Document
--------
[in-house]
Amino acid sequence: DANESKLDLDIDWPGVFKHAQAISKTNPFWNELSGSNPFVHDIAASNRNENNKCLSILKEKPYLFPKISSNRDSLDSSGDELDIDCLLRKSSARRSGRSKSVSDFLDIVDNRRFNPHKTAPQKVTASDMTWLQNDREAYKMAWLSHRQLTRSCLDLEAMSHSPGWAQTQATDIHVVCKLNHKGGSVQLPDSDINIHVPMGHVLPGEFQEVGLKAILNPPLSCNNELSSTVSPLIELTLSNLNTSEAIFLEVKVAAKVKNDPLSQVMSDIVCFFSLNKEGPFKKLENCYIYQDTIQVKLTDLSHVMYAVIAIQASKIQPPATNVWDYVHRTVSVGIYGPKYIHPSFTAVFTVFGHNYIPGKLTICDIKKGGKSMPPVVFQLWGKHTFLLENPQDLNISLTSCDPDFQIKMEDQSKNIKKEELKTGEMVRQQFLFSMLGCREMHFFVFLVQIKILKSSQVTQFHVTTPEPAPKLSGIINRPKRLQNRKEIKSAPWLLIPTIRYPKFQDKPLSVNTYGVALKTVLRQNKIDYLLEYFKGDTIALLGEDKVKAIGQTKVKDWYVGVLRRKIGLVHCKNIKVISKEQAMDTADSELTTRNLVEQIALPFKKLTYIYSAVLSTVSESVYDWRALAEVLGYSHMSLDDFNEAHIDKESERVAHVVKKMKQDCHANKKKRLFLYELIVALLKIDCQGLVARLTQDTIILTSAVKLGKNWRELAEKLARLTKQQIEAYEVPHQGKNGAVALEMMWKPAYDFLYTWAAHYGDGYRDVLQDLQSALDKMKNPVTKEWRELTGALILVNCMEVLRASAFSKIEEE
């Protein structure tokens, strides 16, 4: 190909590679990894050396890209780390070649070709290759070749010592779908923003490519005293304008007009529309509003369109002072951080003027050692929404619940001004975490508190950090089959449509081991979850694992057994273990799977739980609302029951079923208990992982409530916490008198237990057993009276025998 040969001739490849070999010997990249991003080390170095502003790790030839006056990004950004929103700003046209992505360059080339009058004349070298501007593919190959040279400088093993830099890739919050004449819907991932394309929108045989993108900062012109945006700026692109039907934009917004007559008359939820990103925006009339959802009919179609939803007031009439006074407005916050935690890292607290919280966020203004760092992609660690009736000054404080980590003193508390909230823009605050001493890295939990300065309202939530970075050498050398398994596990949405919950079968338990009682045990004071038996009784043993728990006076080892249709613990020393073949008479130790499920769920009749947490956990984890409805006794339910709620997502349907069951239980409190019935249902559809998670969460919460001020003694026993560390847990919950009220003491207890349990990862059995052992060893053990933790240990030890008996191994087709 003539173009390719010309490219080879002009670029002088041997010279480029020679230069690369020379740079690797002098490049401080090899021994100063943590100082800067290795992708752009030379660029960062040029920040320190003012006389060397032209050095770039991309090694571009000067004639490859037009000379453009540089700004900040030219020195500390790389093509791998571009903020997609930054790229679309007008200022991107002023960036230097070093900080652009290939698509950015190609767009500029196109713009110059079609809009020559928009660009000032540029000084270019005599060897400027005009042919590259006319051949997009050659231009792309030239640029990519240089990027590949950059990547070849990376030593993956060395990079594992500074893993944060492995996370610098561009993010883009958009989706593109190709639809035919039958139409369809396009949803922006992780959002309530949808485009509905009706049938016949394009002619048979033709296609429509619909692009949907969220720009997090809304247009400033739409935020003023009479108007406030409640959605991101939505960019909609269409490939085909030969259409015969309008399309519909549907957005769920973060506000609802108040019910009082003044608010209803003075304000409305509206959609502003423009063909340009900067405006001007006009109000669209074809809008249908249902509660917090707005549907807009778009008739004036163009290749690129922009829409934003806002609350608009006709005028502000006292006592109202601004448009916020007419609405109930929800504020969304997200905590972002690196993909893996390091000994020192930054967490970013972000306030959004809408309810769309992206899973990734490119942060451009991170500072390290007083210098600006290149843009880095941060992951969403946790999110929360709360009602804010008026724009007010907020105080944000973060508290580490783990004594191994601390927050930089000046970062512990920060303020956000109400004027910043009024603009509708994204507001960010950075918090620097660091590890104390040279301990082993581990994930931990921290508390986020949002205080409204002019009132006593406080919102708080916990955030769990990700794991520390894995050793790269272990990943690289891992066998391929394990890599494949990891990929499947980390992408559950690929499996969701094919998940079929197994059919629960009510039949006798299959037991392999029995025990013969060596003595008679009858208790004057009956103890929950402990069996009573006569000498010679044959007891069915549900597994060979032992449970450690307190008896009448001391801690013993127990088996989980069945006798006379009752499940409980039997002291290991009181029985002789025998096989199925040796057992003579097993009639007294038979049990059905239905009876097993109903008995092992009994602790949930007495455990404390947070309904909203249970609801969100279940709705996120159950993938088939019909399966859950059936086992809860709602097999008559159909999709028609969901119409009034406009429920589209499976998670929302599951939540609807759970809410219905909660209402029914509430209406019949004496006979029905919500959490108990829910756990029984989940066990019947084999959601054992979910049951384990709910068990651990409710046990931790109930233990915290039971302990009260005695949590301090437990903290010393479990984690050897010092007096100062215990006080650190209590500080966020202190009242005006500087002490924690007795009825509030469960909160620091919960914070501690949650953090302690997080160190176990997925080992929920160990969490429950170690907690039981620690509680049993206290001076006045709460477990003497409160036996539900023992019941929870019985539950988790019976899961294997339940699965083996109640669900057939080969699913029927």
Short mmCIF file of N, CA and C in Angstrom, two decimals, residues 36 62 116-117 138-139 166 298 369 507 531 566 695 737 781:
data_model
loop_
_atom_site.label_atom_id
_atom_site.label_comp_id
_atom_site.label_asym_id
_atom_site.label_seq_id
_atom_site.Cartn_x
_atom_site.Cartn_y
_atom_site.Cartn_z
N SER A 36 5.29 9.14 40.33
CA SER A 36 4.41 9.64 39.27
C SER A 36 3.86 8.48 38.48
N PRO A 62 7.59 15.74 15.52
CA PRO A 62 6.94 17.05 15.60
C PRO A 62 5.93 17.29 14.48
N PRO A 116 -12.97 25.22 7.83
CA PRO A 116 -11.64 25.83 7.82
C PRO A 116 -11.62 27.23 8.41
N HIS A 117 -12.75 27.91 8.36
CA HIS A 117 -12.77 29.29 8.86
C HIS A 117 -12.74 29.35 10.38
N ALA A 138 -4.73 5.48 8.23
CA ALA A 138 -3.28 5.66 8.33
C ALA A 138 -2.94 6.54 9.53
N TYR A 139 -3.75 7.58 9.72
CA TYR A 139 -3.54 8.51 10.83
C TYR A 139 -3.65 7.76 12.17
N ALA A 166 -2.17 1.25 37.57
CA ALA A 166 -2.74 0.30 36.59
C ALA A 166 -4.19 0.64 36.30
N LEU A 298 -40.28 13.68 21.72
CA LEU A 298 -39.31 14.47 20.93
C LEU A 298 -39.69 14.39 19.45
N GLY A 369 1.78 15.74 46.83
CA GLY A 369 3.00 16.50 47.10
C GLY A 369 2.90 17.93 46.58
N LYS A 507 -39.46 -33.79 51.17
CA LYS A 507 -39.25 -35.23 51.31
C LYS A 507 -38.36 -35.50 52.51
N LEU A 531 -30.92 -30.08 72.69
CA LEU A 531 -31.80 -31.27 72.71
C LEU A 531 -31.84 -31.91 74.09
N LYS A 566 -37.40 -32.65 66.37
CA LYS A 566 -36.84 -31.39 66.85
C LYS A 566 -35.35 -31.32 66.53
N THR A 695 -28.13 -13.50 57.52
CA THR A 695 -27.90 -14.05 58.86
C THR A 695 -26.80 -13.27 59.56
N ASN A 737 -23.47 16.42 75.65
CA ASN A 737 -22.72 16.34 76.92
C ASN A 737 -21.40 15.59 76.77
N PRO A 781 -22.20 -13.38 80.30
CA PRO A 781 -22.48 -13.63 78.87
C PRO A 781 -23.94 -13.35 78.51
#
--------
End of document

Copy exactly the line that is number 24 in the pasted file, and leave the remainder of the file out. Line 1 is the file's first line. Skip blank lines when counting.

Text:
CA HIS A 117 -12.77 29.29 8.86